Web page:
Contact Clipper and tell them we don’t want plastic in our teabags!

By email: help@clipper-teas.com

Twitter: @ClipperTeas

Clipper Teas on Facebook

Yorkshire Tea

Yorkshire Tea informed @Westywrites via Twitter that:

“There’s an incredibly fine plastic mesh woven into the teabag for strength and structure.”

Contact Yorkshire Tea: contact form via their website

Twitter: @YorkshireTea

Yorkshire Tea on Facebook

PG Tips:

PG Tips informed Westywrites via phone that:

“There is a small amount of plastic in the tea bags to hold the bag together.”

Contact PG Tips: contact form via their website

Twitter: UK @PGtips or USA @PGTipsUSA

PG Tips on Facebook

Nerada:

Twothirdswild contacted Nerada about potential plastic in their teabags, and was told:

“There are cellulose and thermo-plastic fibres in the bags which are necessary to seal the product! Their bags are however, made from manila hemp, which has been oxygen whitened, not treated with chlorine or chlorine based compounds.”

Contact Nerada: contact form via their website

Nerada on Facebook

Twinings Tea

The information I read from 2010 stated Twinings use plastic in their teabags, but I’m yet to discover if it’s still the case. Chances are, it is.

Twinings operate in 100 countries. Find your local contact information here.

Contact Twinings UK: contact form via their website.

Twitter: @TwiningsTeaUK @TwiningsAU

Twinings UK on Facebook and Twinings Australia on Facebook

Tea-Drinking Not Your Thing?

You don’t have to be a tea-drinker to join in, just a plastic-hater! Most of us have accepted that to drink tea and avoid plastic we’ll have to switch to loose leaf tea, but that doesn’t mean we shouldn’t still be letting companies know our disappointment – if they don’t know, they won’t have any reason to change.

We can all do our bit to reduce our plastic waste through our consumption, but we can also take things to the next level and speak out about plastic in our products. Maybe teabags didn’t make you mad – but I bet something else did! If you kept a dilemma bag during Plastic-Free July, have a look and see what companies produced these products – and send them a message. I’ll be joining the Plastic Free July team on Thursday night for the Plastic Free July finale, and as well as a celebration there’s gonna be a letter-writing frenzy as we all contact these companies and tell them what we think!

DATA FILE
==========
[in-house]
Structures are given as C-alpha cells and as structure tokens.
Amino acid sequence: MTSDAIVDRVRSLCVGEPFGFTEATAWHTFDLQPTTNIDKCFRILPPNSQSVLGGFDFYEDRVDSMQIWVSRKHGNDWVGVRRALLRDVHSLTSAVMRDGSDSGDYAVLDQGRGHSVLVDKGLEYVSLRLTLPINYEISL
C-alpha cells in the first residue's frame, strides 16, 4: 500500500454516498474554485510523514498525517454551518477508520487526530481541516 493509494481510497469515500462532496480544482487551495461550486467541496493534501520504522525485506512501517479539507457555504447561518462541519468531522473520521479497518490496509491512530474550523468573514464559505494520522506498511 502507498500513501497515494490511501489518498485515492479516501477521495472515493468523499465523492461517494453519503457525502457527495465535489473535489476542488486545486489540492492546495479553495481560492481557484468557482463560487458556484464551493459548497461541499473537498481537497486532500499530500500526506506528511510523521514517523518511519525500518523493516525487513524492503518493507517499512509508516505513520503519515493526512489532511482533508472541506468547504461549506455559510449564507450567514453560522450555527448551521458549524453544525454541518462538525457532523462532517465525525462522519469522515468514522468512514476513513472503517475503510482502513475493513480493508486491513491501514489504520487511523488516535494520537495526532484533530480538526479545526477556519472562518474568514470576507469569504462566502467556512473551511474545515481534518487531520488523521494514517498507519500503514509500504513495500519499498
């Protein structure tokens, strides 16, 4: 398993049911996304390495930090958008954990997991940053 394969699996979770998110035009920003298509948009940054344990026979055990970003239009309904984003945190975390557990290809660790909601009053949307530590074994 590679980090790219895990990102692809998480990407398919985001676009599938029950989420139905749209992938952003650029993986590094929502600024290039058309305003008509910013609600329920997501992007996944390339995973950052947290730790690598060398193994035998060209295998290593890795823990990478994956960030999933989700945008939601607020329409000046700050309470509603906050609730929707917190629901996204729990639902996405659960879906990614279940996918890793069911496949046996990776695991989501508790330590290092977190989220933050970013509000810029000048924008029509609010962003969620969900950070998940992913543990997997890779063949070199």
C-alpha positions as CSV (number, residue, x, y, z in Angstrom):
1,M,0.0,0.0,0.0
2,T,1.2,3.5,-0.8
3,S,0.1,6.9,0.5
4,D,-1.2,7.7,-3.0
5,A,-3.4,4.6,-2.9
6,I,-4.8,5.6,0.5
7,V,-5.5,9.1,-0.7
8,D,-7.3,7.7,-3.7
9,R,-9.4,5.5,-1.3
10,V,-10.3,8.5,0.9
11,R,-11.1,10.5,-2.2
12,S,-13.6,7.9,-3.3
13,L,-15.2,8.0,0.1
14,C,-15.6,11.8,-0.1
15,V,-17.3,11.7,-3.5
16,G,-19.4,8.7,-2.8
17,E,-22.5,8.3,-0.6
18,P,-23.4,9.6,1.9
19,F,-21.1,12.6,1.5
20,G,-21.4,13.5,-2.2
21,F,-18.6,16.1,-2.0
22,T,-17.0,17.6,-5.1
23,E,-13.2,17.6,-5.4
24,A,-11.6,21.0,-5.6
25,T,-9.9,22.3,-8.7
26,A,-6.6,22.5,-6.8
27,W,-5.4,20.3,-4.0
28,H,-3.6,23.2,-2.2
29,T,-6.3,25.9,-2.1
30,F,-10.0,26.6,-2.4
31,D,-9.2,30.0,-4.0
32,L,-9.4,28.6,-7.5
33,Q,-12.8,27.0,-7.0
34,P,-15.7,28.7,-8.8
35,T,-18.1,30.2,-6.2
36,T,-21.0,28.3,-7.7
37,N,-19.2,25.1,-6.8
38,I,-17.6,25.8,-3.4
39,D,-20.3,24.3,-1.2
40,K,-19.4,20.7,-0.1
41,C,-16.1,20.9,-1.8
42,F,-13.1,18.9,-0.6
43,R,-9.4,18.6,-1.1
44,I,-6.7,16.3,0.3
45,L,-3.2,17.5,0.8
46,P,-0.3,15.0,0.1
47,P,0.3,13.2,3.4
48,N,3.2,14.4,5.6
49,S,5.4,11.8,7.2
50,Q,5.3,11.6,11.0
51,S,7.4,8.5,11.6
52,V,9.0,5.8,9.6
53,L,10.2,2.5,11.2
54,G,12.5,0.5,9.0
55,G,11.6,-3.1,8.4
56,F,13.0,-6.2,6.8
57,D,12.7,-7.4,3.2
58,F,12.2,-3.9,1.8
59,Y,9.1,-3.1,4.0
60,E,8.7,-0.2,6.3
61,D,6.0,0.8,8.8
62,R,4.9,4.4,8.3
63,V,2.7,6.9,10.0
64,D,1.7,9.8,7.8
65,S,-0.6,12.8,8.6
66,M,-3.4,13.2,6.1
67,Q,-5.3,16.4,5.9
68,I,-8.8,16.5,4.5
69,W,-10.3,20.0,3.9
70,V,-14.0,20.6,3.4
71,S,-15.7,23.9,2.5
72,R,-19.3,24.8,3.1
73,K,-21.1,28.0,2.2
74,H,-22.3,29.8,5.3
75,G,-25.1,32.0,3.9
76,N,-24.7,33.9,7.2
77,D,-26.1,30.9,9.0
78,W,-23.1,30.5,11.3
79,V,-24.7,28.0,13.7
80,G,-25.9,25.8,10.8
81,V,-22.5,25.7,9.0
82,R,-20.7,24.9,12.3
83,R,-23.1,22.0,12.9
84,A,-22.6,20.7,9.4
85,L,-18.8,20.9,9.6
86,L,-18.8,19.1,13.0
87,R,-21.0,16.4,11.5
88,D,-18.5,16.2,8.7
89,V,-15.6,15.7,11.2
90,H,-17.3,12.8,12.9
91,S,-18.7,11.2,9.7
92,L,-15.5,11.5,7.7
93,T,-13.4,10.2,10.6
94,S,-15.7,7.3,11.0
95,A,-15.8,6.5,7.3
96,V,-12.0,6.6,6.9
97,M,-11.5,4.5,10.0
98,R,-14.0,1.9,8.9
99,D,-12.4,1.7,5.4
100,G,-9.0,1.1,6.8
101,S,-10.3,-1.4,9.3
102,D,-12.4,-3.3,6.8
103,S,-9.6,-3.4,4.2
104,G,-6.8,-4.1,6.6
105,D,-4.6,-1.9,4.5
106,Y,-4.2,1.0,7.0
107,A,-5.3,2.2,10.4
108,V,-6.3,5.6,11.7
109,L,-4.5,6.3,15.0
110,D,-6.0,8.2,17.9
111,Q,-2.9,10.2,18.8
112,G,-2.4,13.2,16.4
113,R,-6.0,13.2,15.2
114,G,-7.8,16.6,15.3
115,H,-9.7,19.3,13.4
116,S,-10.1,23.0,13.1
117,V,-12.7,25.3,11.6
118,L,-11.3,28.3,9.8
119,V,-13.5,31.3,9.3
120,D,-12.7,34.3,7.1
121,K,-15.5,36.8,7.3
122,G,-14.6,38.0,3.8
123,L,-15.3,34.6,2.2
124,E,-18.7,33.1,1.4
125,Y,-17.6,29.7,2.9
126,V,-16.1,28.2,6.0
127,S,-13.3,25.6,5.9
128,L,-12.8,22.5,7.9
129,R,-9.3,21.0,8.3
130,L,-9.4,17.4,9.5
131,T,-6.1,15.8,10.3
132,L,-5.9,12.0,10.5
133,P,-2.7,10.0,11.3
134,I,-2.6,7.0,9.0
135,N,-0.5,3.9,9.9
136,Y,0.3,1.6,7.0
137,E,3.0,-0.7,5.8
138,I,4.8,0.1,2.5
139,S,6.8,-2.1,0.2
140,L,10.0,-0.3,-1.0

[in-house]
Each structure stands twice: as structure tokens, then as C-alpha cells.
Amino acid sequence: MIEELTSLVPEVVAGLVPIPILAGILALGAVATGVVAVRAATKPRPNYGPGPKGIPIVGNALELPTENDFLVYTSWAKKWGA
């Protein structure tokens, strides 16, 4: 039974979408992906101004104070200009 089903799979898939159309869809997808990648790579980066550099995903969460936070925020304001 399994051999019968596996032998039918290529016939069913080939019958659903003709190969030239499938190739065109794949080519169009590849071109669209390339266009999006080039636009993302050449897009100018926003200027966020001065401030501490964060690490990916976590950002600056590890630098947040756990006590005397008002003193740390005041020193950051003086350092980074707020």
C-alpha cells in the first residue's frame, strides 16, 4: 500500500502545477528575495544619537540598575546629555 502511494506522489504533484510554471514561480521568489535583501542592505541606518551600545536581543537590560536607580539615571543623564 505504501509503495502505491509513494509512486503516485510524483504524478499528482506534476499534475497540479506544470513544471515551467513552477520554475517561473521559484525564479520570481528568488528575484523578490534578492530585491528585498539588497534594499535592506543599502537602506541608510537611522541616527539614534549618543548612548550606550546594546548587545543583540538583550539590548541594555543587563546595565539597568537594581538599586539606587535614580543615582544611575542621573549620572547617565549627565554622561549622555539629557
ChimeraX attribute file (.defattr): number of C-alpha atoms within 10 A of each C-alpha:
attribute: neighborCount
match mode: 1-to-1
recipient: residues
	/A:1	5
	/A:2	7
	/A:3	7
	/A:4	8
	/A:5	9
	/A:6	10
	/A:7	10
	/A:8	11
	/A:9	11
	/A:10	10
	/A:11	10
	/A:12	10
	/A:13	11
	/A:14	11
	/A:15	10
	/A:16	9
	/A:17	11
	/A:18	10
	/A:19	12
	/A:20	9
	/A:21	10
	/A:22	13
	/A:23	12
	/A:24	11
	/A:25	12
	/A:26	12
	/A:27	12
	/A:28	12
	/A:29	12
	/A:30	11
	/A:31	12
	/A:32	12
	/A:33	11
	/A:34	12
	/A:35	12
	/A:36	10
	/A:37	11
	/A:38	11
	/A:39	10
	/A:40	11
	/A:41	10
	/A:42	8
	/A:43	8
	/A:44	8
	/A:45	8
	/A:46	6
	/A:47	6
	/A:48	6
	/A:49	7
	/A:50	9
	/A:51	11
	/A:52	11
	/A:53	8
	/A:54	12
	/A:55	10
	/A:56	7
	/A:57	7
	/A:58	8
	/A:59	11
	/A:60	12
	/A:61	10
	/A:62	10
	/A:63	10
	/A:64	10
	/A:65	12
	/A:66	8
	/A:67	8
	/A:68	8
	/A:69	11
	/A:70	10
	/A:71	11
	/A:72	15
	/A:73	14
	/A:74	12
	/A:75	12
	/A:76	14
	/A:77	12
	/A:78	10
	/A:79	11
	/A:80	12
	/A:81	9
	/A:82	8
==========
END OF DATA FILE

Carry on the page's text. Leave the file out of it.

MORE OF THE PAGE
Have you complained to any companies about plastic in their products? What was their response? If you haven’t already – it’s not too late to join in! Please make sure you share who you wrote to and how they replied. Any other thoughts? Leave a comment below!

The humble teabag: maybe not so innocent?

I’ve always used teabags. I like their convenience. That’s the thing, though. Convenience is a word that I’ve come to be suspicious of. After all, convenience is what created the plastic pollution problem that we have today. In particular, convenience foods and all its unnecessary plastic packaging. Like pre-peeled bananas on Styrofoam trays and cling wrapped with more plastic to save us all the ‘hassle’ of peeling them. (Think I’m joking?! Check out the Time magazine article about it here.)

I was very pleased when I found out that Twining teabags do not come in a cellophane wrapped box, nor do they come with that plastic-disguised-as-foil inner packaging inside the box. Most other brands have one (or both) of these. Even those ‘silk’ teabags are actually made of plastic. But Twinings offer me plastic-free teabags, hurrah!

I’d been using these plastic free teabags for a while, and I noticed that the thread is held together by a tiny metal staple. Have you ever noticed that? My box of 100 teabags has 100 staples. How are they stapled together? Is there a person sitting in a dark room somewhere stapling teabags together? Has someone invented a machine that can staple the stringy bit to the tea bag with no physical labour required?

Let’s think about this. Metal comes out of the ground. It’s mined. It’s then got to be made into a staple. It’s got to be transported to the teabag factory. Then, somehow, it’s got to be attached to the teabag along with the stringy bit. And all of this occurs to save me the inconvenience of having to remove the teabag from my cup with a spoon. Is that not a tiny bit ridiculous?

Before you point out that other teabag brands do not have staples, or even strings, whilst I know that’s true, I am yet to find any that don’t have plastic cellophane packaging, or plastic ‘foil’ wrapping, or some other unnecessary packaging.

There’s a simple solution of course. Switch to loose leaf tea.

 

teajpgOver the last few months I’ve slowly been using up my teabag stash, and replacing them with loose leaf tea. The other great thing about this is that loose leaf tea tastes far better. There are a number of grades of tea and the lowest is called dust (or fannings) – it’s this stuff that usually ends up in teabags. If you buy loose leaf tea you’re buying a better quality product.

Switching from teabags to loose leaf tea may not save the planet, but it reduces packaging, prevents plastic-rage (when you get home to discover that the item you were so sure was plastic-free was hiding it all along), and makes a far better brew. What’s not to love?